Why Dubai?

Here’s the premise: an entire region is up for auction. “Mark your calendars for an opportunity of a lifetime,” reads the ad copy. “In a bold step towards the future of global real estate, Nayruz invites you to bid for the ultimate luxury: the Middle East.”

In her “corporate intervention,” entitled The Equity Is in the Circle, recently on display at the Istanbul Biennial, artist Oraib Toukan has designed a project for selling the 16 countries of the Middle East, from wealthy Abu Dhabi to conflict-prone Afghanistan. She created the holding company Nayruz and prepared all the materials for an auction in Dubai in 2012. Then she interviewed a set of experts — advertising executive, real estate agent, game theorist, diplomat — on how to execute her audacious scheme. Should the region go up as a whole or in pieces? Should the bidding be open or secret? How to deal with the potential backlash from pesky nationalists?

A few years ago, such an art project would simply be satire. But everything appears to be up for sale these days. The Salahis are trying to get six figures from the media for the story of their recent White House gate-crashing. Calvin Gosz of Sheboygan, Wisconsin just sold his name to a Finnish consumer electronics retailer: He will now be known as Verkkokauppa Com. Several towns have gone up on Ebay’s auction block.

So why not a country, or even an entire region? In the past, imperial powers carved up the Middle East, drew boundaries, extracted resources. The United States is vainly trying to build nations in Afghanistan and Iraq. Why not go auction off countries to the highest bidder rather than the superpower with the most fighter bombers? Maybe Warren Buffett can do a better job rebuilding Afghanistan than NATO has so far.

Toukan’s speculative project came even closer to reality last week when Dubai World, the enormous investment company, teetered on the verge of default. What’s bad for Dubai World is bad for Dubai. The government-run business is responsible for three-quarters of the country’s $80 billion debt. And what’s bad for Dubai, at least according to global financiers, is bad for the world economy. After all, a number of major banks are invested in Dubai World. And if a wealthy Middle Eastern emirate goes belly up, what does that say about the prospects for pulling the global economy out of recession?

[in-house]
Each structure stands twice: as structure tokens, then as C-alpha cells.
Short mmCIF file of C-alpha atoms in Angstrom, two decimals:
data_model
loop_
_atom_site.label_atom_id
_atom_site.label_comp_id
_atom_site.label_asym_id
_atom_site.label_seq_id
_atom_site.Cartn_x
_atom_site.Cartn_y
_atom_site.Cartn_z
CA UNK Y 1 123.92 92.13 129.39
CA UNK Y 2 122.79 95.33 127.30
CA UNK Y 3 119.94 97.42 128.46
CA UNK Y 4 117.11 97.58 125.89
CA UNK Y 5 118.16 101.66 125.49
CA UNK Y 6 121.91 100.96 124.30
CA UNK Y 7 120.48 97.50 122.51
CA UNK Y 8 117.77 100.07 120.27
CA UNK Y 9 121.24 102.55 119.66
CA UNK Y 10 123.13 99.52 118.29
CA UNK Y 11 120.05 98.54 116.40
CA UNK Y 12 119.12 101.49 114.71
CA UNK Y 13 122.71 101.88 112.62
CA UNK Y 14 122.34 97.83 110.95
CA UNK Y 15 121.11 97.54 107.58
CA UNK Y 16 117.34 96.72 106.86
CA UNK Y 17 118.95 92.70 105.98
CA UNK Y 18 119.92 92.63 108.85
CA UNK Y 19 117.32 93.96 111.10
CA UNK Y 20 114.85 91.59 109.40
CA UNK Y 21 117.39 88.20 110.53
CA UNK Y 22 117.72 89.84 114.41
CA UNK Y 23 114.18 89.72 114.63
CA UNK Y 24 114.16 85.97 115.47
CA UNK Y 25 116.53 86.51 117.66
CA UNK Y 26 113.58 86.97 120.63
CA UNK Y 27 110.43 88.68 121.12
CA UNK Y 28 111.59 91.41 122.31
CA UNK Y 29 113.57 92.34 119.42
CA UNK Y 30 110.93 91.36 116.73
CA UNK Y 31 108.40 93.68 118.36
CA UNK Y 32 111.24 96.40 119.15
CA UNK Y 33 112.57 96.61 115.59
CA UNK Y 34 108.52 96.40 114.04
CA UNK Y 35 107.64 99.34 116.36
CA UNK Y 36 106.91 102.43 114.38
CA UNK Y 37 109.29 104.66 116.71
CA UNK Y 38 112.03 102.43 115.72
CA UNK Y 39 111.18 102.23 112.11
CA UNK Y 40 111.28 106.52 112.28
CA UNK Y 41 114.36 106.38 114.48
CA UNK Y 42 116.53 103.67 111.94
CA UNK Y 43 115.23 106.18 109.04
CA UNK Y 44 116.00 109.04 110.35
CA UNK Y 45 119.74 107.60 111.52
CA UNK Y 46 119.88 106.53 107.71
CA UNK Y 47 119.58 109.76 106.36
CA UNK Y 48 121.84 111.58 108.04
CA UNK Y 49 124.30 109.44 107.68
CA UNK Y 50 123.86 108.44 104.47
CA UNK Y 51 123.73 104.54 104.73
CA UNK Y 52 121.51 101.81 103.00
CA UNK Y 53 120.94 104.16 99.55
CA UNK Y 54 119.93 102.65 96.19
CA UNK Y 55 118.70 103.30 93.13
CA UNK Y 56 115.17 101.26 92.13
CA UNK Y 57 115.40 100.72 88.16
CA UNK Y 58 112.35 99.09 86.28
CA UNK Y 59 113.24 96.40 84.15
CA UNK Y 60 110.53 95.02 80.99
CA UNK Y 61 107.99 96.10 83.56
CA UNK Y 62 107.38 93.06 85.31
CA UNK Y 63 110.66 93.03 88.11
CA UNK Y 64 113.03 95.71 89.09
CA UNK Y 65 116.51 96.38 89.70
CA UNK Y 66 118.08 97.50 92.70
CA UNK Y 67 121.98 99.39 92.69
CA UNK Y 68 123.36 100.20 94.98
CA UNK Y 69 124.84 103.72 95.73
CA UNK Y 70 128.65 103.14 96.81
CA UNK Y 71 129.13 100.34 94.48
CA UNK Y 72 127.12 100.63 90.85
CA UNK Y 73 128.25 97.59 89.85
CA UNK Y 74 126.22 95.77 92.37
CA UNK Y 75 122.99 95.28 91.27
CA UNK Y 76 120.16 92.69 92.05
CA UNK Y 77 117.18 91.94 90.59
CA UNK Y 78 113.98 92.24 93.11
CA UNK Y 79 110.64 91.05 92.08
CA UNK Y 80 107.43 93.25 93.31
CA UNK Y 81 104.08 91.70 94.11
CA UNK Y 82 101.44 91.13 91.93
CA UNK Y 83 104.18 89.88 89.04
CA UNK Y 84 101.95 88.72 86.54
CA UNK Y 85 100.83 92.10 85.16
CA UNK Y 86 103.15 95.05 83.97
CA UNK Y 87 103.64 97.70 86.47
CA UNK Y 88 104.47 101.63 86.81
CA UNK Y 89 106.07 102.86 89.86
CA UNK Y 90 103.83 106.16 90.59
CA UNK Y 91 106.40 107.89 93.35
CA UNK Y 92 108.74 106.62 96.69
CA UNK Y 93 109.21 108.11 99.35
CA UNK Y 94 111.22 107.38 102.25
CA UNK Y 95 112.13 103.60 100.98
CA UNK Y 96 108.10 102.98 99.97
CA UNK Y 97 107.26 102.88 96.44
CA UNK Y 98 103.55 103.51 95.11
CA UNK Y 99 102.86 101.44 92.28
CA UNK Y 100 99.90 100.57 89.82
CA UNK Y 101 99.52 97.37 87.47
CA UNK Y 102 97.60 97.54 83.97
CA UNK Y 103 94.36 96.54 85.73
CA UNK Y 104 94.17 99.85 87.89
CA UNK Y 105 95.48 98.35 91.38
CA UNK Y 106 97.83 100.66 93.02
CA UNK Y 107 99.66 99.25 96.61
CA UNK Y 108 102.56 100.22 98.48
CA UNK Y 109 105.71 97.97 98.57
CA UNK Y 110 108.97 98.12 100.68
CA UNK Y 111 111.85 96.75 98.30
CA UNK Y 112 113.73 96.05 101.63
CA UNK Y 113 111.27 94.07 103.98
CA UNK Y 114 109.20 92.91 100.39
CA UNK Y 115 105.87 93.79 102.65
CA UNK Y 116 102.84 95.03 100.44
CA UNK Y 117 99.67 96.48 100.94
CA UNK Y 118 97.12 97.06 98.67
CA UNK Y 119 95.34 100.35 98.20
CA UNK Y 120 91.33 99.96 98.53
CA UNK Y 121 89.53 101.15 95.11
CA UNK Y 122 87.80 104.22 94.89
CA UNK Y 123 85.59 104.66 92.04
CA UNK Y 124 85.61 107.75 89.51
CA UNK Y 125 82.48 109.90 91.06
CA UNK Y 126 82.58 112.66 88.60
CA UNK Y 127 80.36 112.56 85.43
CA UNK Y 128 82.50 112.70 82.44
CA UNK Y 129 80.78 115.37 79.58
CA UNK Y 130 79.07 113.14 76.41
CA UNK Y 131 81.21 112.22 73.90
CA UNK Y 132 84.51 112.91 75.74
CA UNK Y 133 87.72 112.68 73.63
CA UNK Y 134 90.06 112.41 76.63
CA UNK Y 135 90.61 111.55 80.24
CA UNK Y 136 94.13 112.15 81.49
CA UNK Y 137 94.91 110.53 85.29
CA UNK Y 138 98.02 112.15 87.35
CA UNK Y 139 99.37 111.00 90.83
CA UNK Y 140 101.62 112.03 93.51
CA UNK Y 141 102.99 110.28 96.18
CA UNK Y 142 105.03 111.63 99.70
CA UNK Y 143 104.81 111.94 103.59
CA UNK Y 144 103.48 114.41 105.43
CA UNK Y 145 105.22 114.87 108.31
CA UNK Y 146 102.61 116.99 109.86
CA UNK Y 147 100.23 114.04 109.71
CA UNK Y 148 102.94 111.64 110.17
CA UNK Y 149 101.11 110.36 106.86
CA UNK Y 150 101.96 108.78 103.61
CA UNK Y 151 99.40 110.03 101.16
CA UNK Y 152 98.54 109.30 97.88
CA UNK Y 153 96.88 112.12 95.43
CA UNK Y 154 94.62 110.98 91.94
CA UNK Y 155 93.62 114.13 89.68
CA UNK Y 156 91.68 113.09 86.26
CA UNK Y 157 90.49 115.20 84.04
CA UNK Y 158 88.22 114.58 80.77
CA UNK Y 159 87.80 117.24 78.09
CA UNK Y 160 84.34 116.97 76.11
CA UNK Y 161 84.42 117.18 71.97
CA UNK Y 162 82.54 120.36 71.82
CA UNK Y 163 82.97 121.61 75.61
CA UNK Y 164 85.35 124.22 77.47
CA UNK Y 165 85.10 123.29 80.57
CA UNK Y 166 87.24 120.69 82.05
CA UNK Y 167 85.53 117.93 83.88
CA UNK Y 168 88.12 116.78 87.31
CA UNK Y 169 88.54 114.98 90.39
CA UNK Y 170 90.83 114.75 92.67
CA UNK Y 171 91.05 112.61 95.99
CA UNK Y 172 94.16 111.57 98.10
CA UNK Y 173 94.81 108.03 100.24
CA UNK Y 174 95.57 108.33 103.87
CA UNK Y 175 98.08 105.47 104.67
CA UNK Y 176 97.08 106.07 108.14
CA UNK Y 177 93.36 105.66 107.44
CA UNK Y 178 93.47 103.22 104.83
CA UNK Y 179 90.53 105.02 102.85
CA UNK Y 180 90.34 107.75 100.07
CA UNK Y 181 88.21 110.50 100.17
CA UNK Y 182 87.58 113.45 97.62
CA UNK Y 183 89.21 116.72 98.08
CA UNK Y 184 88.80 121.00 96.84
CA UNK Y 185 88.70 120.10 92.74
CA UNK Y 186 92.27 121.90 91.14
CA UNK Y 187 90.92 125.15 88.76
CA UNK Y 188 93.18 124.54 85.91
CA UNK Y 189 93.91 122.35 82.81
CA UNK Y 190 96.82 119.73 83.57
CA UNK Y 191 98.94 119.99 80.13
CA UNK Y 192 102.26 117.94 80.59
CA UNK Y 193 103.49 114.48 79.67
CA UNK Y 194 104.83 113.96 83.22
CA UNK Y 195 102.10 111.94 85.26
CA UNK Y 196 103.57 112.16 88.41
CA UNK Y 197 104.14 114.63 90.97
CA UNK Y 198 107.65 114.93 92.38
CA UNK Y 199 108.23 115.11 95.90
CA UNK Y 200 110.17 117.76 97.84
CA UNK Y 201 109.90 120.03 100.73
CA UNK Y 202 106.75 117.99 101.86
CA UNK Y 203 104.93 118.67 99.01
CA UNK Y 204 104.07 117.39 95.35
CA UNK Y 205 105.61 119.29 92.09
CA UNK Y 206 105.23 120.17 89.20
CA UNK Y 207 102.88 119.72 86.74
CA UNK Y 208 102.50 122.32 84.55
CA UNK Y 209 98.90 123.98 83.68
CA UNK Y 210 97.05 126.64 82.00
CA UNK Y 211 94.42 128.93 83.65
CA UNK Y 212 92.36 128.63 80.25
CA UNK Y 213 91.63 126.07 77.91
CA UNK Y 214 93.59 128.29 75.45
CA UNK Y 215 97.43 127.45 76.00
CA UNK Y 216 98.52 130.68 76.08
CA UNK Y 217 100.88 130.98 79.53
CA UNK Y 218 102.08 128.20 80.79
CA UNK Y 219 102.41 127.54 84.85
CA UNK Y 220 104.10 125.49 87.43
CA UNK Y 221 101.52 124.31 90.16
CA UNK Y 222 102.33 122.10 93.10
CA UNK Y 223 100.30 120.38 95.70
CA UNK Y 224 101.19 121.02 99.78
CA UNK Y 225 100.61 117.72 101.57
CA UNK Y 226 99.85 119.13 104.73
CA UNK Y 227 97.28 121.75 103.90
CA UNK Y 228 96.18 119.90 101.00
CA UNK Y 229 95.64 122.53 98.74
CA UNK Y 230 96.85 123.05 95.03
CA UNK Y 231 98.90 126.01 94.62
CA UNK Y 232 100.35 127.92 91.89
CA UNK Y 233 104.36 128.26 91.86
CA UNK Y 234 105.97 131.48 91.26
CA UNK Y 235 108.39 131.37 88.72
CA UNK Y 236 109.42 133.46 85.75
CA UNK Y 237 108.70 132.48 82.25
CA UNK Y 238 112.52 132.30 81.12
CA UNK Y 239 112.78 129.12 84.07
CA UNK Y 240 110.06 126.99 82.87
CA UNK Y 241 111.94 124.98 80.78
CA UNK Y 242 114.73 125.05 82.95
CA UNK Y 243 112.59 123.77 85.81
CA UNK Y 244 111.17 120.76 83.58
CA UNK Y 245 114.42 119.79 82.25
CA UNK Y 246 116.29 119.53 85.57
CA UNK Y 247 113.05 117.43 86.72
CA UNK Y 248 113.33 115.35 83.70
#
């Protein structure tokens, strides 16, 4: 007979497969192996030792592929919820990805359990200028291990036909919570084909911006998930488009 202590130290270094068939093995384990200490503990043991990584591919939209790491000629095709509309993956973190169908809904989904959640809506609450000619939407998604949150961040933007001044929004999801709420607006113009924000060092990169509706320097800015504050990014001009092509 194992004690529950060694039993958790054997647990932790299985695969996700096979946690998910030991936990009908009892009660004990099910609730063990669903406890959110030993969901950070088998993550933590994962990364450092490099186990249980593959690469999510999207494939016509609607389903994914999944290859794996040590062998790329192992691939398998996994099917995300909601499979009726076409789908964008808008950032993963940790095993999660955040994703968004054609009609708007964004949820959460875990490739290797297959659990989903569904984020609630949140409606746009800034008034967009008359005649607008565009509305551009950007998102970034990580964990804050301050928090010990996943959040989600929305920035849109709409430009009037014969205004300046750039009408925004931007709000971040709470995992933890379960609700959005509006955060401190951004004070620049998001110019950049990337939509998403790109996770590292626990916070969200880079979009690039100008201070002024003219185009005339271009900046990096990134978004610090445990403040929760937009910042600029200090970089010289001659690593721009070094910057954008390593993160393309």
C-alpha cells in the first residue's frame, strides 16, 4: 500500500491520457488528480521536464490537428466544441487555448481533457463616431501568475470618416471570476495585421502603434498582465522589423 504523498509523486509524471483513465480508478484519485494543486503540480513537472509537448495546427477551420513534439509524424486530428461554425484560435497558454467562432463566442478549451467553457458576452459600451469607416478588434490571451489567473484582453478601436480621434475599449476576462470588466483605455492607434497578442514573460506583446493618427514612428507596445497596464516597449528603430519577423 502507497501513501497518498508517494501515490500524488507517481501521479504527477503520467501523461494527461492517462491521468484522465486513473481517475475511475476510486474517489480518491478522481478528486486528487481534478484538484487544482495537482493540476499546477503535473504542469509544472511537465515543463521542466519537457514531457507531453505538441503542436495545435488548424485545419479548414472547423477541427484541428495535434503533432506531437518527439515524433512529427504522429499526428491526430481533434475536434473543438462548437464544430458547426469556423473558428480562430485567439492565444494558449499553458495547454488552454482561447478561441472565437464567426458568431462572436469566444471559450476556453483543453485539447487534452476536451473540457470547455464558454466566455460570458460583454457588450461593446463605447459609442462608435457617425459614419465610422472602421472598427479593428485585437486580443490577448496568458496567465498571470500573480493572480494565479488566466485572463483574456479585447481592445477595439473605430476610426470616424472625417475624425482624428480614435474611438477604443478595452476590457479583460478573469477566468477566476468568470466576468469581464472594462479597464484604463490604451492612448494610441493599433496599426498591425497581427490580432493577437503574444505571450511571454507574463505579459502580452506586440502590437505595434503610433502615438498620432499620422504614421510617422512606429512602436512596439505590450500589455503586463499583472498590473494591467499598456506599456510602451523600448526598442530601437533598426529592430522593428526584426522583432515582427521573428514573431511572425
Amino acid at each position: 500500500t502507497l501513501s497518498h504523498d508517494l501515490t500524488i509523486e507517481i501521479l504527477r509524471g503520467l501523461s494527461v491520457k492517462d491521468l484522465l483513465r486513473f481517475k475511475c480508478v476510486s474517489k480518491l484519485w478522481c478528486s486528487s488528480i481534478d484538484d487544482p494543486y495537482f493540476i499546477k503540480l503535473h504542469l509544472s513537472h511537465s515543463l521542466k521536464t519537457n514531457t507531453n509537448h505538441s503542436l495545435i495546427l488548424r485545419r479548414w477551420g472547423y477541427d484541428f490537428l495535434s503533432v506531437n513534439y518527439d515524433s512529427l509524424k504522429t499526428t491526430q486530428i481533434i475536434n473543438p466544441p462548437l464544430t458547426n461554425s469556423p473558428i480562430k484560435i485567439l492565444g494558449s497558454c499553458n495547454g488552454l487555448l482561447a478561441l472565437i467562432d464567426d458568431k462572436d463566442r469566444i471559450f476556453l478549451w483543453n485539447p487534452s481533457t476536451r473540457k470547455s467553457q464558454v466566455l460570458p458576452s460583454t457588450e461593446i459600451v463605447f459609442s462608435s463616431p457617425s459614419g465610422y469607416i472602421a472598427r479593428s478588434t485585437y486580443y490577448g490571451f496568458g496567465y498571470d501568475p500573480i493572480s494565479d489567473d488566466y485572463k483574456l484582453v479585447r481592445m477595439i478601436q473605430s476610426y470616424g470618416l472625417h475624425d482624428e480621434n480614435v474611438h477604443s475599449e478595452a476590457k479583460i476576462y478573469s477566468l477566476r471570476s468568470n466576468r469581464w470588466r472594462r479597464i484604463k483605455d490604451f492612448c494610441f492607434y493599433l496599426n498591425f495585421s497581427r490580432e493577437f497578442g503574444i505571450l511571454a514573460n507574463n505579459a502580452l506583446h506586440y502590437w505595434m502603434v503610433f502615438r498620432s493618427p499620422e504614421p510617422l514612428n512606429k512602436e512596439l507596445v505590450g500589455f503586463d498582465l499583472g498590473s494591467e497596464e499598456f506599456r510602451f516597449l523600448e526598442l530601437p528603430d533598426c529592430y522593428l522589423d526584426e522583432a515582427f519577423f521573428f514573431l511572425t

The story of Dubai World parallels the financial problems experienced elsewhere. The corporation built a huge bubble of real estate, port facilities, transportation ventures, and the like. And it was largely financed through debt. Dubai, you see, is almost tapped out of oil, which accounts for only about 5% of the tiny country’s GDP.

Dubai’s economic vision is perhaps best epitomized by Dubai World’s latest project, an $8.5 billion casino in Las Vegas that is opening just in time to take advantage of Sin City’s recession-era contraction. It’s a grand gesture that is literally and metaphorically built on sand.

Meanwhile, back home in Dubai, it’s not Sin City but Sim City. “Dubai’s constitution is the Guinness Book of World Records as it builds the largest theme park in the world double the size of Disneyland, throwing in the Pyramids of Egypt, an Eiffel Tower that is taller than the original tower, Taj Mahal that is one-and-a-half times bigger, and the Leaning Tower of Pisa that duplicates the defect,” writes Canadian architect H. Masud Taj. “Also the biggest mall in the world containing the largest aquarium in the world, the tallest building in the world, the tallest hotel in the world, the largest international airport in the world, the biggest artificial island in the world with the longest artificial beachfront in the world.” Dubai has even brought in Brad Pitt as a “design consultant” for a new hotel.

Dubai, then, represents everything that is wrong with the global economy. Dubai World, which sports the slogan “The Sun Never Sets on Dubai World,” has leveraged its way to the top. Its expansion has been sustained by an enormous real-estate bubble. Its survival depends on rampant consumerism. Its image revolves around size and celebrity and simulacra. And the whole edifice relies on migrant workers, most of them from South Asia, who are paid poorly, treated terribly, and forbidden to strike.